It doesn’t make Windows better, it makes it more irritating for me, the consumer. I want my Windows disc to be so chock full of programs and gadgets and tools that I don’t have to spend half an hour downloading stuff that I need from the internet before Windows is useful. I want to be able to use Java-enabled websites out of the box. I want a media player out of the box. Windows Media Player is great - it does pretty much everything I want it to. It doesn’t play DVD’s but I’ve got something else to do that. It has a “thing” for Microsoft’s proprietry formats when you rip CD’s but my MP3 Player is quite happy with WMA files.
This ruling was nothing to do with giving choice to the consumer. It was about extracting loads of cash for the EU propaganda fund from the big bad American corporation. I don’t very often defend Microsoft - I don’t like the way they do business - but in this case, they were in the right and you have no idea how much it pains me to say that.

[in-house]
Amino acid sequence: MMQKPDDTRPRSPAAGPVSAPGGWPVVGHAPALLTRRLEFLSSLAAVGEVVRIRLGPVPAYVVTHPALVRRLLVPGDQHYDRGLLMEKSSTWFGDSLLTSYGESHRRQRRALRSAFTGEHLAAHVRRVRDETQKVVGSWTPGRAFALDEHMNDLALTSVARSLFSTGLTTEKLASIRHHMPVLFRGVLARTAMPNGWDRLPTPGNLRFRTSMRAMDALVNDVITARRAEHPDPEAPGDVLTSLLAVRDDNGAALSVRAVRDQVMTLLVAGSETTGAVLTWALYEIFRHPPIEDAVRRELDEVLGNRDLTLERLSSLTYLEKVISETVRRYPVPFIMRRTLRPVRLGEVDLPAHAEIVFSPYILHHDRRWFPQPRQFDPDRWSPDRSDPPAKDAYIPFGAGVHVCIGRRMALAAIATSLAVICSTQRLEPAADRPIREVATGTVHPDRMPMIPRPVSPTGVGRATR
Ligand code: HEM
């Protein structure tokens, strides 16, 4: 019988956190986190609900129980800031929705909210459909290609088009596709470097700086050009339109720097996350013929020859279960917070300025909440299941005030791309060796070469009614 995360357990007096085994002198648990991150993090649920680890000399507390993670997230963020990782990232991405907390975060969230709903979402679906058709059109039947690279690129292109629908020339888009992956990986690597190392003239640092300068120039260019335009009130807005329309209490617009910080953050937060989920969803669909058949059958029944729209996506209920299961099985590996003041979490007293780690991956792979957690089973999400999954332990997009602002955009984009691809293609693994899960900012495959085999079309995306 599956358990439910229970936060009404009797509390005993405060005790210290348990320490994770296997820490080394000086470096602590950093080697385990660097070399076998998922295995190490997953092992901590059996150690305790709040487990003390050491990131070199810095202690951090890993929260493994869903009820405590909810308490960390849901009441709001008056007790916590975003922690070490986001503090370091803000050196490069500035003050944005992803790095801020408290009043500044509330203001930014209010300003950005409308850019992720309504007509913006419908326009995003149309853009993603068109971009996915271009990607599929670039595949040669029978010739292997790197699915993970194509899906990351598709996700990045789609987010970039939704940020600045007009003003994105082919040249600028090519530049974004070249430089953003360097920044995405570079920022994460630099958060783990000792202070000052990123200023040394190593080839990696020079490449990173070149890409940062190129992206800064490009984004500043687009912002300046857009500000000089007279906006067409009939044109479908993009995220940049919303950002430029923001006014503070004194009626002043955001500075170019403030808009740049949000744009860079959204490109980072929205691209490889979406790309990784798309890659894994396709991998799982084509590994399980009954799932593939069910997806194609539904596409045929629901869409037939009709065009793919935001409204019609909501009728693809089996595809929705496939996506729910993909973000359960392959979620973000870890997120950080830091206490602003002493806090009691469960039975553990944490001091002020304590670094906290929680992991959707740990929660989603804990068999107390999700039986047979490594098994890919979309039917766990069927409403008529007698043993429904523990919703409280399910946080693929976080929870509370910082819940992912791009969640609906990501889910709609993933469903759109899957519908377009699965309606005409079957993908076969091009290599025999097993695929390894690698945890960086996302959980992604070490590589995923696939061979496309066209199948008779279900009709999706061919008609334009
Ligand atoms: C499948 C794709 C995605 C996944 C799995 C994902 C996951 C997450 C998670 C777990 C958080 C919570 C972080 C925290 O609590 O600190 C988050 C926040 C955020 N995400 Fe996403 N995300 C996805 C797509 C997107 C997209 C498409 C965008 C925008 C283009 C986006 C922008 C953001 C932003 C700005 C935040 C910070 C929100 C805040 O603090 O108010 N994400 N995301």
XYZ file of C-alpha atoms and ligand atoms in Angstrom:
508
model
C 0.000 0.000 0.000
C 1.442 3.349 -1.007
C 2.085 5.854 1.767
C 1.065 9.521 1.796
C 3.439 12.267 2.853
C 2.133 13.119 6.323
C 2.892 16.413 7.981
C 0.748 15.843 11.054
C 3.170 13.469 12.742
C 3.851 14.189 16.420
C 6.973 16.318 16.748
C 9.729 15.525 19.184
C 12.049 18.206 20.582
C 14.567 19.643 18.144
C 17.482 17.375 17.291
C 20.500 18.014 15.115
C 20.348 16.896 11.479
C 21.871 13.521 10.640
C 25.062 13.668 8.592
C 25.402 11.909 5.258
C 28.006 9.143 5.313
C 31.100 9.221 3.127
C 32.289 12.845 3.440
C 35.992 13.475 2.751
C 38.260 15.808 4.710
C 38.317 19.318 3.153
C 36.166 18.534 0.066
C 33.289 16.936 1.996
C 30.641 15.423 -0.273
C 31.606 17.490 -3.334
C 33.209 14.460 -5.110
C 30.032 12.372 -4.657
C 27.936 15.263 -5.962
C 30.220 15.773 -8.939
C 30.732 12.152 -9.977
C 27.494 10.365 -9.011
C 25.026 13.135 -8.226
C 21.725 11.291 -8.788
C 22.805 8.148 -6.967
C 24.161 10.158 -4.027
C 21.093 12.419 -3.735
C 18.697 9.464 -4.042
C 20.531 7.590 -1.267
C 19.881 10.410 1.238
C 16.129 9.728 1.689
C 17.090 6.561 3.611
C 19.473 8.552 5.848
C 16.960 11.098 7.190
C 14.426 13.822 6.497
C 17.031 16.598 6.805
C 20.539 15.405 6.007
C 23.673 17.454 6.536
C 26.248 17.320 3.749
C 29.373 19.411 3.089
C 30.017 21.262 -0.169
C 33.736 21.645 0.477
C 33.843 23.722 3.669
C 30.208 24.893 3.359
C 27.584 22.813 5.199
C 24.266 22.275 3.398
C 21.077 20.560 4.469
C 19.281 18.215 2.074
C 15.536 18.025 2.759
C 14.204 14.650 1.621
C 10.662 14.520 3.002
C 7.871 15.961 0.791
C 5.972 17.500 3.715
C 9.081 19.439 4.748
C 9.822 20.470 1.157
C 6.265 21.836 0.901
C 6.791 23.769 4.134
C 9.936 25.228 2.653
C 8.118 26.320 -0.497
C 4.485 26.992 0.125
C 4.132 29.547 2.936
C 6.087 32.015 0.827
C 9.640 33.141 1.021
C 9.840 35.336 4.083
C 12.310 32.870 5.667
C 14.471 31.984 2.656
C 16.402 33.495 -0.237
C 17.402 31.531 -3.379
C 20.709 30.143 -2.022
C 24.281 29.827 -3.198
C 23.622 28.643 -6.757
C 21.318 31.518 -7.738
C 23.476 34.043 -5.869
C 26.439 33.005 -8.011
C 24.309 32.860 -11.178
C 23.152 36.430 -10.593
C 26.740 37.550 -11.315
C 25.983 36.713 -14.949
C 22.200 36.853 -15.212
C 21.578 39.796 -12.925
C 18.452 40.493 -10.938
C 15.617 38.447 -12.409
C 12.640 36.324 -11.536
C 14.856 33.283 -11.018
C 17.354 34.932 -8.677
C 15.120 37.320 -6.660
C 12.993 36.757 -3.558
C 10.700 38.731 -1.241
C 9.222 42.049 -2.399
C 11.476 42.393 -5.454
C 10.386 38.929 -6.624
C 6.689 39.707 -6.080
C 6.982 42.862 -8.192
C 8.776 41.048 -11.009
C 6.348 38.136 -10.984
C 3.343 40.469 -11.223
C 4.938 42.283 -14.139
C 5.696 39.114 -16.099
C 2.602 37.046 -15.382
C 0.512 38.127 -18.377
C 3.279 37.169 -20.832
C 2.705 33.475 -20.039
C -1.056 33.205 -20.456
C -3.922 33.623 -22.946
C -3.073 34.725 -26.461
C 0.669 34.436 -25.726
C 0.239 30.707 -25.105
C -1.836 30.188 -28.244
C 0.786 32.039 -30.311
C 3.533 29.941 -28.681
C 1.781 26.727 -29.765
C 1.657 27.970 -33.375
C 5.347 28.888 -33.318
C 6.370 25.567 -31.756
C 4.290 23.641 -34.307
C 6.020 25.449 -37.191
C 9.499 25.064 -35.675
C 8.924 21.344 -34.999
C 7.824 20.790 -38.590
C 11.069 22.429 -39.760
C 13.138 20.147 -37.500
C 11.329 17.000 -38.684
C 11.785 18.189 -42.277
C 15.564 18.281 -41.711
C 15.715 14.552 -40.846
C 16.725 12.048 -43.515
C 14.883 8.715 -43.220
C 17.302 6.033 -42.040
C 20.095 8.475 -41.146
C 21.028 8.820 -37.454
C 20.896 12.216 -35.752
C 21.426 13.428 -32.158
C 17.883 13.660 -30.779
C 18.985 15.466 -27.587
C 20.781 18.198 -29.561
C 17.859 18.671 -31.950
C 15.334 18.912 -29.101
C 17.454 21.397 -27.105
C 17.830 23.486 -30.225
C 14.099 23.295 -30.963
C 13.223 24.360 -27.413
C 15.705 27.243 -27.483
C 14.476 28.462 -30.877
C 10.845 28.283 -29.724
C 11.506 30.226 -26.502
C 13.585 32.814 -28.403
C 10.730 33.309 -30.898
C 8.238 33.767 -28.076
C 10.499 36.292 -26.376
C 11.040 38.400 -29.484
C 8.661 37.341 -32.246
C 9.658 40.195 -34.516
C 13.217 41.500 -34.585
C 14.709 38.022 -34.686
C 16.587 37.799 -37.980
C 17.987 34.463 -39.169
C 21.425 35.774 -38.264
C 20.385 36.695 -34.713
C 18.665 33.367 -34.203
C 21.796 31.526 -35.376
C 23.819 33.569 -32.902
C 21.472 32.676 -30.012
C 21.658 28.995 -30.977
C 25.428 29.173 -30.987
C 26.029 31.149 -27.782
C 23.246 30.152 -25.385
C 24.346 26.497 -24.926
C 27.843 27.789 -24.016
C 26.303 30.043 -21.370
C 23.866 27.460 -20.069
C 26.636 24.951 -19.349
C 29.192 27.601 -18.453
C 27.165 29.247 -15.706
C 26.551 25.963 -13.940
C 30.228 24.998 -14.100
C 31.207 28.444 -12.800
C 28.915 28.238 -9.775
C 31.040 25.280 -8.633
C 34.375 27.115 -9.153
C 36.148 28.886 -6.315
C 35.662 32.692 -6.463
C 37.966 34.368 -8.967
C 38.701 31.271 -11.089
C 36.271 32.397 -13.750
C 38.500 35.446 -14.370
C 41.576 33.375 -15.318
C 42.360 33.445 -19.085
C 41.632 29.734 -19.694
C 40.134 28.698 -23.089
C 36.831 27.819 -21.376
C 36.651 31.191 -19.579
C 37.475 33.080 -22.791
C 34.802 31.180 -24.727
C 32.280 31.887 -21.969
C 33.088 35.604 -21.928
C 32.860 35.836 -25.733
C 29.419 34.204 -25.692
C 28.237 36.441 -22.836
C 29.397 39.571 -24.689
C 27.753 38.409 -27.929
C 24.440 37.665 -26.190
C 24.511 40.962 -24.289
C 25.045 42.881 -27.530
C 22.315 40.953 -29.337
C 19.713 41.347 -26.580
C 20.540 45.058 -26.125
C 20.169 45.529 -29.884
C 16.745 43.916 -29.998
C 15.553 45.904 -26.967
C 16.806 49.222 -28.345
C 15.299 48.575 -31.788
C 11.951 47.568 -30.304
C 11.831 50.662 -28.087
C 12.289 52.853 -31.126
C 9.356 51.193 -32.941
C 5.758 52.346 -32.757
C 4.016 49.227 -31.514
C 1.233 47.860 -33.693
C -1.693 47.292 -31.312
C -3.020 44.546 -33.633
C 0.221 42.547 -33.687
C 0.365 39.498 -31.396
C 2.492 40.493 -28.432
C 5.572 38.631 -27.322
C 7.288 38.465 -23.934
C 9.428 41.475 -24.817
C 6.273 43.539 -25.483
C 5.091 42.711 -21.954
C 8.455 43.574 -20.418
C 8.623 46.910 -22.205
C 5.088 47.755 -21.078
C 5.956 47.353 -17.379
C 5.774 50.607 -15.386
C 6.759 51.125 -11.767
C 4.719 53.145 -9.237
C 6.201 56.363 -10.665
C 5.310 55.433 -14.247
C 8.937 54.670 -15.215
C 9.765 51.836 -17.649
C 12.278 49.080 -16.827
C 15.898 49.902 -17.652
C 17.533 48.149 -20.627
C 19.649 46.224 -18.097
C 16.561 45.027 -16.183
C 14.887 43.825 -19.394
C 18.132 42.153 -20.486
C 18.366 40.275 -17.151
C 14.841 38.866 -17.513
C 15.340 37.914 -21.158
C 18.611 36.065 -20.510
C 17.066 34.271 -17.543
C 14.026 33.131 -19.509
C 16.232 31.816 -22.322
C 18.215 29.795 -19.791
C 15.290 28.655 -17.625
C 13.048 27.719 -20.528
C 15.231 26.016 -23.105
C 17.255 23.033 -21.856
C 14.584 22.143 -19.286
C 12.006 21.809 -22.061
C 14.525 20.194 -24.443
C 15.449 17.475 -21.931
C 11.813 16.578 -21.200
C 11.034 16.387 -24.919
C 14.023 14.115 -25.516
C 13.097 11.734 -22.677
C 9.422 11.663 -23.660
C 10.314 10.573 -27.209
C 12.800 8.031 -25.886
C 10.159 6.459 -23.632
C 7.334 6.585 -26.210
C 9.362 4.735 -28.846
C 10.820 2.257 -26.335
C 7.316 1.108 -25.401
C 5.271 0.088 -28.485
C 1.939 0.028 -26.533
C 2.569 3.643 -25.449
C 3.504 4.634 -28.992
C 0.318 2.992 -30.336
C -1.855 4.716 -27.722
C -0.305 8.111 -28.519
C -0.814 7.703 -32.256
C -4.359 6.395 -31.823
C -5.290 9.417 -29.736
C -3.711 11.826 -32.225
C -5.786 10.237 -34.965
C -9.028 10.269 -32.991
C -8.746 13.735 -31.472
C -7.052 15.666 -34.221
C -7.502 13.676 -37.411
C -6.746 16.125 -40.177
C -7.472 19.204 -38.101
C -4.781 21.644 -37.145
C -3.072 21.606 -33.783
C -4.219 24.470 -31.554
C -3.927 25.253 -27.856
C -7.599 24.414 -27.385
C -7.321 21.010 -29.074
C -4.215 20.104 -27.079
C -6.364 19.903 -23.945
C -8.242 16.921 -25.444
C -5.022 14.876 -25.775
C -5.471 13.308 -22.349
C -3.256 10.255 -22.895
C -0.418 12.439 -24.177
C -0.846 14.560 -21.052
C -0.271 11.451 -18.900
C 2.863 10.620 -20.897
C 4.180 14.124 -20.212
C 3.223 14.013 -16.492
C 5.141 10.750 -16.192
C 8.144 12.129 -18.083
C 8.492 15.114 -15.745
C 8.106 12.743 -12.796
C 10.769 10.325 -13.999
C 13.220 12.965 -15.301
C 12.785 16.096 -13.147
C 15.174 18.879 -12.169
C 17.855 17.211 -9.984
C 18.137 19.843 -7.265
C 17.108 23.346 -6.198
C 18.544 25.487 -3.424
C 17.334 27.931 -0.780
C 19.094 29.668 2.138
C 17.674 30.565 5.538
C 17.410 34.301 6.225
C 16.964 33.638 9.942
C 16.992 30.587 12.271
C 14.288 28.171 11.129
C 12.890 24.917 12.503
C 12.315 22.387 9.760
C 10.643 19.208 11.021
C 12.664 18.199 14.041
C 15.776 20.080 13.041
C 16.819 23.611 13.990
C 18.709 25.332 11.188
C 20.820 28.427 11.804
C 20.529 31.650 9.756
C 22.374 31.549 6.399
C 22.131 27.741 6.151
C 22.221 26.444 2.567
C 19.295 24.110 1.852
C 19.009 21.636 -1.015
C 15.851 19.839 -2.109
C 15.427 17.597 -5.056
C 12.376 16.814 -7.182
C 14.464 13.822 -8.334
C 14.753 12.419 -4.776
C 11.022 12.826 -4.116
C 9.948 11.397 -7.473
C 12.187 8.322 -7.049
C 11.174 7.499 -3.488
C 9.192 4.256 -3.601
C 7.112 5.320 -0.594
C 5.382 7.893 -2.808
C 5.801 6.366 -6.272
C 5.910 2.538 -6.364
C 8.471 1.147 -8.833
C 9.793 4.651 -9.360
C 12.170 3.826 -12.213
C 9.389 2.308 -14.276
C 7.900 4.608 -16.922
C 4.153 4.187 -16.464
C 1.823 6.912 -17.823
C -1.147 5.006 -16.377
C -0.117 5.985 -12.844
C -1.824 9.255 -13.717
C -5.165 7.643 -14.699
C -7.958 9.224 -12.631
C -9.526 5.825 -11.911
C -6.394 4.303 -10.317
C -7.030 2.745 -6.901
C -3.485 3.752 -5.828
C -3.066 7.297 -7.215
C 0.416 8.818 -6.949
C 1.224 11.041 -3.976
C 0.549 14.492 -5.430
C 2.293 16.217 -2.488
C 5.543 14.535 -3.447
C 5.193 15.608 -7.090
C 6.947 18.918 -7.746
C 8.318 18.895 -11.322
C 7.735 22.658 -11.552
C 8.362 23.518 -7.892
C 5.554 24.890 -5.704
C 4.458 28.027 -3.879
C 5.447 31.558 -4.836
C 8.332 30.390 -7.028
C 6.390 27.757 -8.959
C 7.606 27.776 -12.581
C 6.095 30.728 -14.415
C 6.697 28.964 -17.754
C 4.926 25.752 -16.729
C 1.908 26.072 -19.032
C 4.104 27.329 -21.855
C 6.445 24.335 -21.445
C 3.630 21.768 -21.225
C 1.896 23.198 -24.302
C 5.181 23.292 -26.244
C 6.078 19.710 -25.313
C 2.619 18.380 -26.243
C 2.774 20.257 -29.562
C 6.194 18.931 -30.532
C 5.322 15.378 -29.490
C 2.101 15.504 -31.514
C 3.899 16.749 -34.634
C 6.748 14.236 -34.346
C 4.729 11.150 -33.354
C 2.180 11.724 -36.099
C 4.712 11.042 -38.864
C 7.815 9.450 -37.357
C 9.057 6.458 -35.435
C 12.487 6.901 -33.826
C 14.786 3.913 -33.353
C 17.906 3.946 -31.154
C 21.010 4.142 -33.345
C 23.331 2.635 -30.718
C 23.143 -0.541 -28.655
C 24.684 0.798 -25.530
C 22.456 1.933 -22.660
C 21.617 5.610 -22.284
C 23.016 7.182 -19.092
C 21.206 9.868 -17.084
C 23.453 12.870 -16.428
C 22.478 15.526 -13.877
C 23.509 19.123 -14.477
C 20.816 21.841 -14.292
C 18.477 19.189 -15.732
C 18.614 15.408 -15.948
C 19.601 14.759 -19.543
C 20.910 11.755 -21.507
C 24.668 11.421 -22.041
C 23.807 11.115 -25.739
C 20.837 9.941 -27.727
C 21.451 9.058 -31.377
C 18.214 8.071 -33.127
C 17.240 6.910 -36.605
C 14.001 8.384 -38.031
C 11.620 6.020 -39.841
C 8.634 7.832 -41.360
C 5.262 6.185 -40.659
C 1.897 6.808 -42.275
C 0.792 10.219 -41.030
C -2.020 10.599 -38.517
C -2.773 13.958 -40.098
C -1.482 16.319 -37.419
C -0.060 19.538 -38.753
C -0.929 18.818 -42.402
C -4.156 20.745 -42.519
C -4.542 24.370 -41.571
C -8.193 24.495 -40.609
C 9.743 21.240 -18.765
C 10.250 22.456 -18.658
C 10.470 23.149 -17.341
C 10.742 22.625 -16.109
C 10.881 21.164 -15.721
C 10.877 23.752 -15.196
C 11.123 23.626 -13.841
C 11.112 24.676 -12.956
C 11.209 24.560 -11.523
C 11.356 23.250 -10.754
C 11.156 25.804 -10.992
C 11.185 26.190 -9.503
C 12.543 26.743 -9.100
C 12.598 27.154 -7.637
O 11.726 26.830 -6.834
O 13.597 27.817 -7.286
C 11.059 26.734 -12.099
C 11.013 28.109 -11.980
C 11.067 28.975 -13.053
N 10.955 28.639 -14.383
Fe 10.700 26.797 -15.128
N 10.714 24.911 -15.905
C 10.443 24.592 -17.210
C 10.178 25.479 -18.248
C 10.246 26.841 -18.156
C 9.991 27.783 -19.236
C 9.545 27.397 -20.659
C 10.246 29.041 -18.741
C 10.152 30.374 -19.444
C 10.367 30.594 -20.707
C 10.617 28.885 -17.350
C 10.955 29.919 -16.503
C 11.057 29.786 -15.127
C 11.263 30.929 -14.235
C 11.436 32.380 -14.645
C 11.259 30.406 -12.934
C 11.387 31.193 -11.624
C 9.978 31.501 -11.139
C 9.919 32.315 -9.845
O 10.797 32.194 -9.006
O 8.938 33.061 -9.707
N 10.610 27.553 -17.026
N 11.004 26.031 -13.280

Tuesday, August 29, 2006
I thought Box.Net would help me keep up to date with backups but it hasn't worked like that, partly because I never get round to doing it. Problem now solved, though, by your-data. The backups are made via an SSL connection to a server in the UK and backups can be scheduled on your PC to happen automatically. The standard package is £10pm for 1GB of disk space but you can buy more if you need to. There's also a server option aimed at SME's and uber-geeks. The service is pitched at the UK market but they tell me that it will work anywhere in the world. I've been using it for just over a week now and no problems.
Click here for their website.
Tuesday, August 15, 2006
Tuesday, July 18, 2006
Do not, under any circumstances, buy an Evesham Laptop
They are a truly awful company with poor quality laptops and an even worse excuse for customer services.